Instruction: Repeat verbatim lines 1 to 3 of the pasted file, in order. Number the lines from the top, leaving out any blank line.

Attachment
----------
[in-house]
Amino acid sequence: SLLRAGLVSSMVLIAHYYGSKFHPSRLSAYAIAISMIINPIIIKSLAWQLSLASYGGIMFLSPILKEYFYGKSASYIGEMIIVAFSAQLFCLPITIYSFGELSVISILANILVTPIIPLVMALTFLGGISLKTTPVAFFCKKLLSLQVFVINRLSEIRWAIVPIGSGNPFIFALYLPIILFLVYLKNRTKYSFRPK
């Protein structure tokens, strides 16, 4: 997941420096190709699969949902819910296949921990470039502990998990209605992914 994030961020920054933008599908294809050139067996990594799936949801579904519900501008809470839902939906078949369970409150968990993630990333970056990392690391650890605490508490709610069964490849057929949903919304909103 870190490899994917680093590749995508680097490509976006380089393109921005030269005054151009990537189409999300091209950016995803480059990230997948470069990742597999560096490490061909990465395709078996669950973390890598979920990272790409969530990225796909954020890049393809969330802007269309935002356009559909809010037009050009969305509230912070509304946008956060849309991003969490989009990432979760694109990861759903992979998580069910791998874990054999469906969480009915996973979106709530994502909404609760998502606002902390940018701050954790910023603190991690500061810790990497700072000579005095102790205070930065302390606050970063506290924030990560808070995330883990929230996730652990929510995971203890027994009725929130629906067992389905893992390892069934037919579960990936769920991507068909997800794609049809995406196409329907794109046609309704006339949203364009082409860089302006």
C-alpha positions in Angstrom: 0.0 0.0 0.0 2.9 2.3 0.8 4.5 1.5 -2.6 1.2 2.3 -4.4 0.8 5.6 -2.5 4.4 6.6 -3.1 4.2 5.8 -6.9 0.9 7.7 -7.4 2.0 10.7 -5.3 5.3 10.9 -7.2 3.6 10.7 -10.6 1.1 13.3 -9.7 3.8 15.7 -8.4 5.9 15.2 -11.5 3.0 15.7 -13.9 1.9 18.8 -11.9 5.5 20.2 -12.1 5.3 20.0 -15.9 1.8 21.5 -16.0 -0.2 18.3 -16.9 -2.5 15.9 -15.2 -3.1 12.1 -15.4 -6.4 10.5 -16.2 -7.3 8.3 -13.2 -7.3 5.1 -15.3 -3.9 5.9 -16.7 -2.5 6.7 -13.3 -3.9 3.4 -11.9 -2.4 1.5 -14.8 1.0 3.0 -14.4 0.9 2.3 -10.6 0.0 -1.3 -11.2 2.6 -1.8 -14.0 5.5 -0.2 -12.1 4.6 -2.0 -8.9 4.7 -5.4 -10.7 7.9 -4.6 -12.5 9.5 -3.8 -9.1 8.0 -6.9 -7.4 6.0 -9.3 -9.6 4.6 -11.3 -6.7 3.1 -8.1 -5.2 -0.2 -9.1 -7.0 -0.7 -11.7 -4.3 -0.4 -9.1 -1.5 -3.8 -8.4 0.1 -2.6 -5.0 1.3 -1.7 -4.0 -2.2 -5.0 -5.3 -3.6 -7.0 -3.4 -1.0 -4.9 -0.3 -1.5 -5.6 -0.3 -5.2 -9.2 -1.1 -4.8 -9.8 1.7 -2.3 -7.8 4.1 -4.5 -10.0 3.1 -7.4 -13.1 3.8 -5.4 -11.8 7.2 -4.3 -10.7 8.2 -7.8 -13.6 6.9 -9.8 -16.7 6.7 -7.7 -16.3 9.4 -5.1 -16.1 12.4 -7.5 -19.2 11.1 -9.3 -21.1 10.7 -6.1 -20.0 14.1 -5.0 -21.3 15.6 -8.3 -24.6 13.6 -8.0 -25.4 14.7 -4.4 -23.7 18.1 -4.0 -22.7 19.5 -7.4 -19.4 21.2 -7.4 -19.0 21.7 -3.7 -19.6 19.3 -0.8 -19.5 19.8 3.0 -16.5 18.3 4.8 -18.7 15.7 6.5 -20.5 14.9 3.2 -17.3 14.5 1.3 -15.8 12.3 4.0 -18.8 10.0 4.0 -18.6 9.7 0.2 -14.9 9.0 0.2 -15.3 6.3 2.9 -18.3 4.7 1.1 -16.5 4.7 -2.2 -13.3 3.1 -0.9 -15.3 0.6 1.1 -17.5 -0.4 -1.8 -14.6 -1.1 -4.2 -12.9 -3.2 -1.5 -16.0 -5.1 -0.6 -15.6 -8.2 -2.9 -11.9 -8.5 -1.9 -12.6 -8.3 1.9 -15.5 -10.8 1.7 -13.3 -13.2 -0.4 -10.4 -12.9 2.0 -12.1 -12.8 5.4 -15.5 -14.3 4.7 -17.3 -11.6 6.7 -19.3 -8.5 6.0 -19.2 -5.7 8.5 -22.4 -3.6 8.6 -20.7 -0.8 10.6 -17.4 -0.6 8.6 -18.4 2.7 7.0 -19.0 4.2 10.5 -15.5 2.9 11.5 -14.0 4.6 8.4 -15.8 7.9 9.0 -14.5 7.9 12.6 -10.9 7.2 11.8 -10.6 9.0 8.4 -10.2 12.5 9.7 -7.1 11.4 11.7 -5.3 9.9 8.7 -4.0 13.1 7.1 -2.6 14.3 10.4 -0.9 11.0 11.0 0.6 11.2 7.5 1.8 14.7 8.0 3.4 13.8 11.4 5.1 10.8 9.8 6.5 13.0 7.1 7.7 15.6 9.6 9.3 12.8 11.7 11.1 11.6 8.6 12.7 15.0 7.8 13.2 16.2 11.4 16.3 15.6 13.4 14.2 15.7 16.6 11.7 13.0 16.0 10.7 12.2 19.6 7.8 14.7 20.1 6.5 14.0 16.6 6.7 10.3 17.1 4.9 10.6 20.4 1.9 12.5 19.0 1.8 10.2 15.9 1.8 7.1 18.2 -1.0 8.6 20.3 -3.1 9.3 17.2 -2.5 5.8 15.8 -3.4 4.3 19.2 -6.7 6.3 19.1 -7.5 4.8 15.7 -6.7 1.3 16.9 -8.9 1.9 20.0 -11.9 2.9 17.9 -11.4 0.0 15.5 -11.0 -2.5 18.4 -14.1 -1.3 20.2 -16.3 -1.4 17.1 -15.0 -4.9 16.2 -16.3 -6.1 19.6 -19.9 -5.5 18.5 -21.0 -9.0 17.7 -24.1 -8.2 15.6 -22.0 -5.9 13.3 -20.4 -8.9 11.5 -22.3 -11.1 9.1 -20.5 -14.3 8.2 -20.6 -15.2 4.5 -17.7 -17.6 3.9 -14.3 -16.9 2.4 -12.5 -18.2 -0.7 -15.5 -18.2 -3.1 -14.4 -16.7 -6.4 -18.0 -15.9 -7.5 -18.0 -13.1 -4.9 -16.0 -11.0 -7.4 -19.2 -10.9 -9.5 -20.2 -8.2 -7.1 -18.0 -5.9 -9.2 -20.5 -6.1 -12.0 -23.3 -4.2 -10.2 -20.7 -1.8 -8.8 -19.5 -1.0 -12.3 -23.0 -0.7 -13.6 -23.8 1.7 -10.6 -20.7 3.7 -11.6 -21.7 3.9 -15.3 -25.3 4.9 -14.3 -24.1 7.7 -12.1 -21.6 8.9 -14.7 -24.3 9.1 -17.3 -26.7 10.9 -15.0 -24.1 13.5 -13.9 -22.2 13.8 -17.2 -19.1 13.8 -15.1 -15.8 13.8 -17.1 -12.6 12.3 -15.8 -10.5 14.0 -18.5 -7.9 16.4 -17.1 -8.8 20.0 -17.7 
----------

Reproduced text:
[in-house]
Amino acid sequence: SLLRAGLVSSMVLIAHYYGSKFHPSRLSAYAIAISMIINPIIIKSLAWQLSLASYGGIMFLSPILKEYFYGKSASYIGEMIIVAFSAQLFCLPITIYSFGELSVISILANILVTPIIPLVMALTFLGGISLKTTPVAFFCKKLLSLQVFVINRLSEIRWAIVPIGSGNPFIFALYLPIILFLVYLKNRTKYSFRPK
């Protein structure tokens, strides 16, 4: 997941420096190709699969949902819910296949921990470039502990998990209605992914 994030961020920054933008599908294809050139067996990594799936949801579904519900501008809470839902939906078949369970409150968990993630990333970056990392690391650890605490508490709610069964490849057929949903919304909103 870190490899994917680093590749995508680097490509976006380089393109921005030269005054151009990537189409999300091209950016995803480059990230997948470069990742597999560096490490061909990465395709078996669950973390890598979920990272790409969530990225796909954020890049393809969330802007269309935002356009559909809010037009050009969305509230912070509304946008956060849309991003969490989009990432979760694109990861759903992979998580069910791998874990054999469906969480009915996973979106709530994502909404609760998502606002902390940018701050954790910023603190991690500061810790990497700072000579005095102790205070930065302390606050970063506290924030990560808070995330883990929230996730652990929510995971203890027994009725929130629906067992389905893992390892069934037919579960990936769920991507068909997800794609049809995406196409329907794109046609309704006339949203364009082409860089302006």